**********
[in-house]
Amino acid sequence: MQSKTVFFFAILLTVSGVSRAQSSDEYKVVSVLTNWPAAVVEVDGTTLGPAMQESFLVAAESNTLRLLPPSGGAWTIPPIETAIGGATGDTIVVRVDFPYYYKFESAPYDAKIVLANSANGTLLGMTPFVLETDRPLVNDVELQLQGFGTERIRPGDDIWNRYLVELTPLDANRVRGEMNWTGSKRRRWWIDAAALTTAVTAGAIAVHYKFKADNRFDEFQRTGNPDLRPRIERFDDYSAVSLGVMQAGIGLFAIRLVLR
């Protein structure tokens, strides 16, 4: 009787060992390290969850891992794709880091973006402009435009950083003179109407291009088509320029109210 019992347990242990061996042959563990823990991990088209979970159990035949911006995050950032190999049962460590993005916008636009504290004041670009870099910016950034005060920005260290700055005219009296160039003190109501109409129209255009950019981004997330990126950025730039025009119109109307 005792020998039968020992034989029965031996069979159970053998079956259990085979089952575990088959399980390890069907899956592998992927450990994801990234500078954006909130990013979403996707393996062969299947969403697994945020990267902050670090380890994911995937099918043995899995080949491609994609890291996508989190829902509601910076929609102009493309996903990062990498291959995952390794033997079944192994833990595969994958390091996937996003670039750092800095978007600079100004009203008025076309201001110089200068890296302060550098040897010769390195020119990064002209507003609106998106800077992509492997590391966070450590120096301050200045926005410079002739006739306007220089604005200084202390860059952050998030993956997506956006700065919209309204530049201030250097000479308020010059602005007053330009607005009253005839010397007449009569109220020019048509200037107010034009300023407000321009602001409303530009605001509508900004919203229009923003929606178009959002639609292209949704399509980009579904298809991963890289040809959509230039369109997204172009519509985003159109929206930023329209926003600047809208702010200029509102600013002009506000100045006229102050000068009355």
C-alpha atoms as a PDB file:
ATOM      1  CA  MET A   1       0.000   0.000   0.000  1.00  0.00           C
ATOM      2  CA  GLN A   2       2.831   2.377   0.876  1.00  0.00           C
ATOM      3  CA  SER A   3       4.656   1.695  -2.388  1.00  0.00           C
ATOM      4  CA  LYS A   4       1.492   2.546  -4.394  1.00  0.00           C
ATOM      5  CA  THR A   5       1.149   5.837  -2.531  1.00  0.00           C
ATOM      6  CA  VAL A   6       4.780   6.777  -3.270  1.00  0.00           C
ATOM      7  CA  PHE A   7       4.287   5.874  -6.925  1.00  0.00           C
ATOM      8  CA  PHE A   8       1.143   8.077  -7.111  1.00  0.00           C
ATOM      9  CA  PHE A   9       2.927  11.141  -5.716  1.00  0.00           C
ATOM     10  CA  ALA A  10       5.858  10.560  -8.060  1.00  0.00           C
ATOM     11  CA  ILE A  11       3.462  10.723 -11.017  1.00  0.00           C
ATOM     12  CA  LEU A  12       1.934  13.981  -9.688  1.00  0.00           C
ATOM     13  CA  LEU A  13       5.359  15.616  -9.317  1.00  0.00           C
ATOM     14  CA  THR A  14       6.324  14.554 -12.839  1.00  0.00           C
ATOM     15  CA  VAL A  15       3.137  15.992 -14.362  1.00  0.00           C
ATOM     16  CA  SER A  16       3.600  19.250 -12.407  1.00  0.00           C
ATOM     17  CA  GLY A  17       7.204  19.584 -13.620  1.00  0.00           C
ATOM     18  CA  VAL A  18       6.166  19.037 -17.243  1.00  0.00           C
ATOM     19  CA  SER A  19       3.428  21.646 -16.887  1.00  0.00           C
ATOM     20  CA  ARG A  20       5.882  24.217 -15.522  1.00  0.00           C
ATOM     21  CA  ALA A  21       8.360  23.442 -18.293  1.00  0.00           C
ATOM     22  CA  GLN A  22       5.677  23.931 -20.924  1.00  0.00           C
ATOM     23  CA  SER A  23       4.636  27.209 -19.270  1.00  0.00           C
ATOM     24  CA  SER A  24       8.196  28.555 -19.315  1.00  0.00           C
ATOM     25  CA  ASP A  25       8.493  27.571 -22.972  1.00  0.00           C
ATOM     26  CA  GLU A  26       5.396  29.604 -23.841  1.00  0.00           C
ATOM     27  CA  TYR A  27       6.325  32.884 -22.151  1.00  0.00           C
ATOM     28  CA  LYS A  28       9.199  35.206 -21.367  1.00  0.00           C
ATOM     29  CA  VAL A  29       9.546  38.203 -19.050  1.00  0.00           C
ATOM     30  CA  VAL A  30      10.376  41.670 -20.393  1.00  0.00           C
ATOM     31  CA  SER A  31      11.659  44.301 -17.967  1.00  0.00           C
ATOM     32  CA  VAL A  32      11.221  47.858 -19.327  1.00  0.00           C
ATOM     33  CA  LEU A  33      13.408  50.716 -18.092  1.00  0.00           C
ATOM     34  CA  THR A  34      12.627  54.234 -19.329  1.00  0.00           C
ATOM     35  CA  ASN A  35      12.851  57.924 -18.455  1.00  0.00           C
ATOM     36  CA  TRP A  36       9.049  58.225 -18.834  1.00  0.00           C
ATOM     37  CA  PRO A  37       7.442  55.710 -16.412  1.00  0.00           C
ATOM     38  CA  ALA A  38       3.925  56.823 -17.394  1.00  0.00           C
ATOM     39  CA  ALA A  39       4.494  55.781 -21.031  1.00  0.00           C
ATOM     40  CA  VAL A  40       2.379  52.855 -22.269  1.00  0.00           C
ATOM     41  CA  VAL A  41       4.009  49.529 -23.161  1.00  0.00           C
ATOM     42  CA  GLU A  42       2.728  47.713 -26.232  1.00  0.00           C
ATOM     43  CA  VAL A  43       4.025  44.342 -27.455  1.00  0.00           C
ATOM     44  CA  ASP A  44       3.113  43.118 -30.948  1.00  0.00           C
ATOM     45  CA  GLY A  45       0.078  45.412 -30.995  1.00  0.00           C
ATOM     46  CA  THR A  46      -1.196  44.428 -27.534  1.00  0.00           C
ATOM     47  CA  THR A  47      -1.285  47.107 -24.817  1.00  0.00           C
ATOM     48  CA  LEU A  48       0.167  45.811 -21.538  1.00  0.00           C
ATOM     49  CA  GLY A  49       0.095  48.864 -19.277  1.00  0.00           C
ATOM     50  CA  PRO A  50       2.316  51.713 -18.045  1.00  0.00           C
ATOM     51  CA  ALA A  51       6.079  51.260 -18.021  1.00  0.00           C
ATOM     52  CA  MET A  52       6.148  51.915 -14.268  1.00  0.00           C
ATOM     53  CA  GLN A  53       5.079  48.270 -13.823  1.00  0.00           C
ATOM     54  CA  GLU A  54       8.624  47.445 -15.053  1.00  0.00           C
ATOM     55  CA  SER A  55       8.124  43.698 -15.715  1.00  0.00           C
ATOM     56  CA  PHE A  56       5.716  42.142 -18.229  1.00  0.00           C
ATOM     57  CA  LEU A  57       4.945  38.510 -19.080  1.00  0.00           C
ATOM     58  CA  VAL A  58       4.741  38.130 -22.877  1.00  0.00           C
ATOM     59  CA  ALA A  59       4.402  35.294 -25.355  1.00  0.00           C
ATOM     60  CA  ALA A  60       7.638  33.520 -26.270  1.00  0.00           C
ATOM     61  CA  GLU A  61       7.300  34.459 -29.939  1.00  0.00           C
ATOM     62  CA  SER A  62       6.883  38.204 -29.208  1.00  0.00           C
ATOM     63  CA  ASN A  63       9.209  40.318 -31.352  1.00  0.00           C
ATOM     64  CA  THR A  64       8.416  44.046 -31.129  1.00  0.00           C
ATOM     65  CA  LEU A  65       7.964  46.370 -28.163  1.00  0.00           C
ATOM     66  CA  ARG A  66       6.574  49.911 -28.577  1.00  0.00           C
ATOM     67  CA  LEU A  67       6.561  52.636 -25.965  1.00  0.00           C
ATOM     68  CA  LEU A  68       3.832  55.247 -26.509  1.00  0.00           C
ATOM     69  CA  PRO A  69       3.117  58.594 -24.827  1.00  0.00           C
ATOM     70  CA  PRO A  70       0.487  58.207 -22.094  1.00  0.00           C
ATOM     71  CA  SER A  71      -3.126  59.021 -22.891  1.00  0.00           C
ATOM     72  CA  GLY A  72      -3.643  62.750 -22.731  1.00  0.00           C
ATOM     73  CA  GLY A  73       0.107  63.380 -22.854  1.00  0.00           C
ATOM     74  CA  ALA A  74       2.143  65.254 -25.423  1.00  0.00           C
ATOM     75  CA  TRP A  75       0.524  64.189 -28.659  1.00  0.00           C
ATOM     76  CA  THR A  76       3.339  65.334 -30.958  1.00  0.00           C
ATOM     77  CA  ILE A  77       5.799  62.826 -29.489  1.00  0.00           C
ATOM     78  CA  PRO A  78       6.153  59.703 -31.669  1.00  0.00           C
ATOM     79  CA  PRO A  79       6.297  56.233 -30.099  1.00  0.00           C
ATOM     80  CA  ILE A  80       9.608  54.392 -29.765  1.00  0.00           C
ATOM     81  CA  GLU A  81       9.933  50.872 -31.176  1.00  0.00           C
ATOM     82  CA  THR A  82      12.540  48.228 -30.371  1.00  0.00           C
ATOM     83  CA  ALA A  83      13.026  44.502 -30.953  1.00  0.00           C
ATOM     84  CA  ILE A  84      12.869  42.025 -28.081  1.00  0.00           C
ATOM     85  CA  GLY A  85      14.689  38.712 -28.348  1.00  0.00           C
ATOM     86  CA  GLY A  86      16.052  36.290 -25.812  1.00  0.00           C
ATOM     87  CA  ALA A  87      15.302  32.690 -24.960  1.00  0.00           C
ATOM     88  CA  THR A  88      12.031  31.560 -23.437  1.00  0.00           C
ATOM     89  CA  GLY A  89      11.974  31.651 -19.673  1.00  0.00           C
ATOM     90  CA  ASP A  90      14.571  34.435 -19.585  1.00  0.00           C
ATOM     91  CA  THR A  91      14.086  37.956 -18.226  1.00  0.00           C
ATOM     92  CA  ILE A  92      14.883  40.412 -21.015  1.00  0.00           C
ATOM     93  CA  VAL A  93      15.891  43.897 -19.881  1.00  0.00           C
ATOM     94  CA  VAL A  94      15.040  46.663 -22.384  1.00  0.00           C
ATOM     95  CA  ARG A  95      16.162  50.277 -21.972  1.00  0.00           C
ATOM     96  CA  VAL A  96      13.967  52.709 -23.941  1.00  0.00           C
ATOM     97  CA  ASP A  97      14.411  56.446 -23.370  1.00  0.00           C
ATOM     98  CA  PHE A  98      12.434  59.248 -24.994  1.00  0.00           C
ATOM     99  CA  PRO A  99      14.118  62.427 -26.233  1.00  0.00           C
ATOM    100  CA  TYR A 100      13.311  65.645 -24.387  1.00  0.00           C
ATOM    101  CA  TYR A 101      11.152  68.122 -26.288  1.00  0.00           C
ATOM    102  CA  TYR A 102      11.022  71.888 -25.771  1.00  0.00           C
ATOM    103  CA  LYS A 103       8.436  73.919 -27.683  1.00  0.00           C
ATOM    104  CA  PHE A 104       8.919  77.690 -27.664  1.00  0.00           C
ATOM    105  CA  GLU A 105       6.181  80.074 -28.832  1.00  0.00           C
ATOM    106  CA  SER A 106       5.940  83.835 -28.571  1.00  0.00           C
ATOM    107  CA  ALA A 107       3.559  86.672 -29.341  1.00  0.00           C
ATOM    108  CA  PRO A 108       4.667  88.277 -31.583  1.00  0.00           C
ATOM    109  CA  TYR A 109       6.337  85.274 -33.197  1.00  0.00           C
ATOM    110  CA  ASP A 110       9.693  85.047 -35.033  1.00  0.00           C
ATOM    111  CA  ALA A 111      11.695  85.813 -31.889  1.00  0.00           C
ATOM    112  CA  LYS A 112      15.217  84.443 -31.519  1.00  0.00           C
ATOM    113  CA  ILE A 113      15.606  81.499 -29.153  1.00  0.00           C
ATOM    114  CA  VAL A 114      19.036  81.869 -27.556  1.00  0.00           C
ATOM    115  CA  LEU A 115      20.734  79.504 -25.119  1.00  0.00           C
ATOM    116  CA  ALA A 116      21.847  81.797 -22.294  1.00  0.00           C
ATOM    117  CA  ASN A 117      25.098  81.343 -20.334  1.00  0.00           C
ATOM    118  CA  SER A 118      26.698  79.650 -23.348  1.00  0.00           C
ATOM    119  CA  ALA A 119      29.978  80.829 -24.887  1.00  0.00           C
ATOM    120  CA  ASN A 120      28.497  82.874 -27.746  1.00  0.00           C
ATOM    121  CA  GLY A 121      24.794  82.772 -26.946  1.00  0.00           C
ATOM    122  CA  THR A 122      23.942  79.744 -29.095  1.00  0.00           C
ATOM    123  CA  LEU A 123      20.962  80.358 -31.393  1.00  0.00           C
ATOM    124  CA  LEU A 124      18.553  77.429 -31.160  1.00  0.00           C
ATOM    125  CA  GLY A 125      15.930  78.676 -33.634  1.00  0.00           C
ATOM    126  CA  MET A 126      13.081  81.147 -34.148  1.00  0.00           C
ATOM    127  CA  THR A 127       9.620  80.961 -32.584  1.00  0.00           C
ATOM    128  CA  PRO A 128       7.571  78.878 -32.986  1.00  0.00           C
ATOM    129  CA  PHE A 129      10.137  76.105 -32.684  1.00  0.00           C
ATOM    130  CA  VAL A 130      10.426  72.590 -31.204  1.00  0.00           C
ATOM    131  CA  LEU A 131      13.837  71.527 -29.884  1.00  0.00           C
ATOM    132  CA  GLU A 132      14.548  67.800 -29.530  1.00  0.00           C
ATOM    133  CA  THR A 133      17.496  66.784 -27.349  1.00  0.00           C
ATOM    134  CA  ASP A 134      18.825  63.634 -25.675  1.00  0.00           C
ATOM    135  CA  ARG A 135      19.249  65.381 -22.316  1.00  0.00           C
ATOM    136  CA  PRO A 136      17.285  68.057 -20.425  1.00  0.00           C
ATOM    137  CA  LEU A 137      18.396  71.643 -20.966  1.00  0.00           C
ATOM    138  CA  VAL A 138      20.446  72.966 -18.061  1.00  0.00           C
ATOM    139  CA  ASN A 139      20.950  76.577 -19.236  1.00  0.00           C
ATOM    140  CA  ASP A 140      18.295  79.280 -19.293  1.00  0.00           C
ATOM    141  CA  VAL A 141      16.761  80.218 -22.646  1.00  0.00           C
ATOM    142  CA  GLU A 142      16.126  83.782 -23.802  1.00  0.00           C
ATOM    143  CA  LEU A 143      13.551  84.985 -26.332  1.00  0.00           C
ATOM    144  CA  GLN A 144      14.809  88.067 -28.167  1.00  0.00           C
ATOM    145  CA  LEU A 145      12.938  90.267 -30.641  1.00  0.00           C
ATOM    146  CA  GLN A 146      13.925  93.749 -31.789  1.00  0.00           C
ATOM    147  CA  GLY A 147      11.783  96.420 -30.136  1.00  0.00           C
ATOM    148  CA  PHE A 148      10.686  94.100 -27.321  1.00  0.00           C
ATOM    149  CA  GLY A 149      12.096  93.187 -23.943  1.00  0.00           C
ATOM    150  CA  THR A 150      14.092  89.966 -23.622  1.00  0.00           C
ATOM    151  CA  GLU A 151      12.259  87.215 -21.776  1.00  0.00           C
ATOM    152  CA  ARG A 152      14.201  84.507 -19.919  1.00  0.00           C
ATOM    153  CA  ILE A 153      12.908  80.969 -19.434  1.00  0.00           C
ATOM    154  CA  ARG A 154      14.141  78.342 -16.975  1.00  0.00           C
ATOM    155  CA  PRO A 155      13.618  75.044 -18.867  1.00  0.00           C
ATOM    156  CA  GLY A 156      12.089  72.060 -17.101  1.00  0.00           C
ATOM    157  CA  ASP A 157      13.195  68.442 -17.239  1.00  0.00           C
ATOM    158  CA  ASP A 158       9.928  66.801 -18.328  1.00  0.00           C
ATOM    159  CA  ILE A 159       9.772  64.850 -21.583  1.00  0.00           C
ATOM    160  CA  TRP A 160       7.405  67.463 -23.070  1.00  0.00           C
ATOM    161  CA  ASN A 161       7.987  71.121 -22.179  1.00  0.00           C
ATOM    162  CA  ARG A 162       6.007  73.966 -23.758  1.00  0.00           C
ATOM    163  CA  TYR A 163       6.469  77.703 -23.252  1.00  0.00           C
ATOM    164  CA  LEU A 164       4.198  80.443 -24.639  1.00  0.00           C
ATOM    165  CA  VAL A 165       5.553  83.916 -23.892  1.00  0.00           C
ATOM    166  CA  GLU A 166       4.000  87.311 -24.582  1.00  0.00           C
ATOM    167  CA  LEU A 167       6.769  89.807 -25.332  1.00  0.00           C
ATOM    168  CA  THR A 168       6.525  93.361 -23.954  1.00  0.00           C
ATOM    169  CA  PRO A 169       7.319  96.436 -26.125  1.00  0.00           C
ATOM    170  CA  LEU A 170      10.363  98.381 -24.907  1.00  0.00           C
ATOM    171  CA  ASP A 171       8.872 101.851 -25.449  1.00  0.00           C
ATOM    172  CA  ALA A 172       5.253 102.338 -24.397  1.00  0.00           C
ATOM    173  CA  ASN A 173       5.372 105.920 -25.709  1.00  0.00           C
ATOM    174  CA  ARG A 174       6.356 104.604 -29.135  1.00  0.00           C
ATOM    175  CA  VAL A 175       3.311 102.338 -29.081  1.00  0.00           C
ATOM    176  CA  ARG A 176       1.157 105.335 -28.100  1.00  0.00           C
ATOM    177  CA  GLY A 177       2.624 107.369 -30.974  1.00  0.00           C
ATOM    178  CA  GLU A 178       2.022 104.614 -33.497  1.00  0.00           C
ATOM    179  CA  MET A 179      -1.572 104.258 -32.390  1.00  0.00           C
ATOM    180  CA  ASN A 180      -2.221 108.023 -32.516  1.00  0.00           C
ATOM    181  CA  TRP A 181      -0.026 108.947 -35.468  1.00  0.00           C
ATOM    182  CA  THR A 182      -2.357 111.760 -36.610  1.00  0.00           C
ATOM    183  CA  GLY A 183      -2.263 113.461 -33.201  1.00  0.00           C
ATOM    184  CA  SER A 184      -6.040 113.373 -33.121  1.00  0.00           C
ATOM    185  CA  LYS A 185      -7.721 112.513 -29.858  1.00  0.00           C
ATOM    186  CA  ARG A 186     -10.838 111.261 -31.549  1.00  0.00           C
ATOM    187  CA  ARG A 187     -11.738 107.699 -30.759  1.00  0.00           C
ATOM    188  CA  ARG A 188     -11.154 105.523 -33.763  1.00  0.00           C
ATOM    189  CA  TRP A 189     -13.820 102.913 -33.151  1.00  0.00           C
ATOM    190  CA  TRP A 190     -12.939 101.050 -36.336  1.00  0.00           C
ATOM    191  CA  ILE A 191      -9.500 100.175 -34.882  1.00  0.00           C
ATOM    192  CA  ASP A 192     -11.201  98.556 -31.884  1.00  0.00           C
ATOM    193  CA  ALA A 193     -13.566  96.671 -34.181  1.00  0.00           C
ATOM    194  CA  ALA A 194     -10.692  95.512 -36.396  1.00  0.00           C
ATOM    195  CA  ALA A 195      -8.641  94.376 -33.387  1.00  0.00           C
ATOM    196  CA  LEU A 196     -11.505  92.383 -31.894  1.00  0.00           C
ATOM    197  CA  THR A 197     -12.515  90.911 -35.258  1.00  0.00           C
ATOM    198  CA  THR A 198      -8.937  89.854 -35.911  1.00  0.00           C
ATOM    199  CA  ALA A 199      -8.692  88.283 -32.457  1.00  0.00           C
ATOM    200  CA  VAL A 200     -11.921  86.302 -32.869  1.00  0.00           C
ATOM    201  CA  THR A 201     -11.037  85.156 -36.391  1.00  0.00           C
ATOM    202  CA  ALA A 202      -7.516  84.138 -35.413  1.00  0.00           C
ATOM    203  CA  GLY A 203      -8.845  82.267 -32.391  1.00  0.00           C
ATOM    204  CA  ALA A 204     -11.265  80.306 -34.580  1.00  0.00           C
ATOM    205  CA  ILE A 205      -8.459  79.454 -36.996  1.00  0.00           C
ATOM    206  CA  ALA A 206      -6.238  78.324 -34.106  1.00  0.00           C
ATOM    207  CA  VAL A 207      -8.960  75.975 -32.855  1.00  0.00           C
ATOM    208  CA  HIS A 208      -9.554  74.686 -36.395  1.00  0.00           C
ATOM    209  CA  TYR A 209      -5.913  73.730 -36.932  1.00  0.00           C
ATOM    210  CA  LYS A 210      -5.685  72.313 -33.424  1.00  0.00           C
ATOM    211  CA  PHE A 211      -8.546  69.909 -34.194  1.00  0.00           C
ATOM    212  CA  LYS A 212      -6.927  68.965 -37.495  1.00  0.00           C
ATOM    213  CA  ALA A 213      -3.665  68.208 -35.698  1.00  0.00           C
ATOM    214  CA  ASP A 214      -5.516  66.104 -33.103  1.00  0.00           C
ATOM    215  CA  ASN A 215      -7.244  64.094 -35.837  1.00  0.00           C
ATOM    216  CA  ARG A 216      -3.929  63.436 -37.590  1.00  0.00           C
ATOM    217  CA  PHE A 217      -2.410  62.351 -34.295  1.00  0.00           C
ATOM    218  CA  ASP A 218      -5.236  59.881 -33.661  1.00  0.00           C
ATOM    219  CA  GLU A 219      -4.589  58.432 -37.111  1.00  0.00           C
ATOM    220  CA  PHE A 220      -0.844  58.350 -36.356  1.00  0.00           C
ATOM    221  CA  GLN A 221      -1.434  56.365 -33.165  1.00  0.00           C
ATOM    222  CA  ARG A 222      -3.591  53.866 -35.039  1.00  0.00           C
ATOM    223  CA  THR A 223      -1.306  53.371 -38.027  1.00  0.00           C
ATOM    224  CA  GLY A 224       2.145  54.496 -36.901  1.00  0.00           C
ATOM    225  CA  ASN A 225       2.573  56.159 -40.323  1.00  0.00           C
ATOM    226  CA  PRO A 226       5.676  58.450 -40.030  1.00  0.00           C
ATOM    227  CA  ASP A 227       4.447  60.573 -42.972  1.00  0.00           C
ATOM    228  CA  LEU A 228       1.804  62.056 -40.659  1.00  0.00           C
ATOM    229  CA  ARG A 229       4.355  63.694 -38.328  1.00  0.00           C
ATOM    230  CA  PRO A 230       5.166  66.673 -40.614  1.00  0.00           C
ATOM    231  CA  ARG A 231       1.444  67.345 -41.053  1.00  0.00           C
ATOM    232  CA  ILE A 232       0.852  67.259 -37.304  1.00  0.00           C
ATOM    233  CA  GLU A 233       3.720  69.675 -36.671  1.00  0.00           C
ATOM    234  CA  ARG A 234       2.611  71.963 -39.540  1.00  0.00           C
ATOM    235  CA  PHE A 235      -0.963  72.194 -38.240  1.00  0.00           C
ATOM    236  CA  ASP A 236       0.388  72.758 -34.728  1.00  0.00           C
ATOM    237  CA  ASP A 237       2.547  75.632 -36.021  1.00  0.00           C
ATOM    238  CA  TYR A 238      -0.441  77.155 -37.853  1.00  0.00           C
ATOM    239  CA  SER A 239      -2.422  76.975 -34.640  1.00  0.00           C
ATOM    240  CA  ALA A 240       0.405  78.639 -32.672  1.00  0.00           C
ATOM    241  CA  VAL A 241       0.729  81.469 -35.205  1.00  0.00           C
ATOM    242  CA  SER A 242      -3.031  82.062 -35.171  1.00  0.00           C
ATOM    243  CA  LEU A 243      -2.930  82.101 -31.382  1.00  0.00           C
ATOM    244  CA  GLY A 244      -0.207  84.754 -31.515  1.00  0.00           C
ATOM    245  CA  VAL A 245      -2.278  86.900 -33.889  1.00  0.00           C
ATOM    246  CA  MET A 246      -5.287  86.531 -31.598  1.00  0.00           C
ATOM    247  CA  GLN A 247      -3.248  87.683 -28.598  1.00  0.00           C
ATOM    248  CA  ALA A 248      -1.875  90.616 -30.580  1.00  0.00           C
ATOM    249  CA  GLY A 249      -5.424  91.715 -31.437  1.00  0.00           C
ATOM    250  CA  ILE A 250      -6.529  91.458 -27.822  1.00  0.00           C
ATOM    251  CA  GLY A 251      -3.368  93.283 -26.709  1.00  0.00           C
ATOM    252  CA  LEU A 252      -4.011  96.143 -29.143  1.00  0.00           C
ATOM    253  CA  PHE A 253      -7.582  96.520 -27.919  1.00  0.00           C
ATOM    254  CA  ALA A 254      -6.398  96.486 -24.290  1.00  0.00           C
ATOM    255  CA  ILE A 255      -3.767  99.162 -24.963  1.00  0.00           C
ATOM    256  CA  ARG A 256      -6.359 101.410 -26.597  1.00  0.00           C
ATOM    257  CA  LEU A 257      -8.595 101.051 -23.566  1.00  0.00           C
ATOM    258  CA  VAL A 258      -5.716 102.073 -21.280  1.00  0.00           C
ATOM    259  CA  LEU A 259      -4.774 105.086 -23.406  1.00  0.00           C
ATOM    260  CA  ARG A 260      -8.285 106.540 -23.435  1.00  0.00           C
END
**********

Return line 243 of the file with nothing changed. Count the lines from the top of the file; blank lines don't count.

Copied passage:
ATOM    239  CA  SER A 239      -2.422  76.975 -34.640  1.00  0.00           C